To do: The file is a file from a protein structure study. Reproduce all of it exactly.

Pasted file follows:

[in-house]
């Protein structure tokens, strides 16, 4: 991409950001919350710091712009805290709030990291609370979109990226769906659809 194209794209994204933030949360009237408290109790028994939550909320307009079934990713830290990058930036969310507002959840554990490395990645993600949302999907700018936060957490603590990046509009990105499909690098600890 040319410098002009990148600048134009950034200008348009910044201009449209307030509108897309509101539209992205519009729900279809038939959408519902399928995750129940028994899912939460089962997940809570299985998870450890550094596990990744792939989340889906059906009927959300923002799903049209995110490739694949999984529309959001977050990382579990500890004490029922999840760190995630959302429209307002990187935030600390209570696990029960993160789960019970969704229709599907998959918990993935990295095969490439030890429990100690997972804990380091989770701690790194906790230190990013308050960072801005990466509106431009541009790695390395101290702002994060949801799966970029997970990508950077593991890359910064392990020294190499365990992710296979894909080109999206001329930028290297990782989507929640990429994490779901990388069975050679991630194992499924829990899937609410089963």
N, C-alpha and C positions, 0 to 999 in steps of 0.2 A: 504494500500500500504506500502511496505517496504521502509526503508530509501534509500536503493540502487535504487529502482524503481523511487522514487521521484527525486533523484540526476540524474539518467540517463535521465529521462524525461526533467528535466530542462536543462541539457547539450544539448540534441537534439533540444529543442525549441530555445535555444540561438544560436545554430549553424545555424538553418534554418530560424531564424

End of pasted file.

[in-house]
């Protein structure tokens, strides 16, 4: 991409950001919350710091712009805290709030990291609370979109990226769906659809 194209794209994204933030949360009237408290109790028994939550909320307009079934990713830290990058930036969310507002959840554990490395990645993600949302999907700018936060957490603590990046509009990105499909690098600890 040319410098002009990148600048134009950034200008348009910044201009449209307030509108897309509101539209992205519009729900279809038939959408519902399928995750129940028994899912939460089962997940809570299985998870450890550094596990990744792939989340889906059906009927959300923002799903049209995110490739694949999984529309959001977050990382579990500890004490029922999840760190995630959302429209307002990187935030600390209570696990029960993160789960019970969704229709599907998959918990993935990295095969490439030890429990100690997972804990380091989770701690790194906790230190990013308050960072801005990466509106431009541009790695390395101290702002994060949801799966970029997970990508950077593991890359910064392990020294190499365990992710296979894909080109999206001329930028290297990782989507929640990429994490779901990388069975050679991630194992499924829990899937609410089963």
N, C-alpha and C positions, 0 to 999 in steps of 0.2 A: 504494500500500500504506500502511496505517496504521502509526503508530509501534509500536503493540502487535504487529502482524503481523511487522514487521521484527525486533523484540526476540524474539518467540517463535521465529521462524525461526533467528535466530542462536543462541539457547539450544539448540534441537534439533540444529543442525549441530555445535555444540561438544560436545554430549553424545555424538553418534554418530560424531564424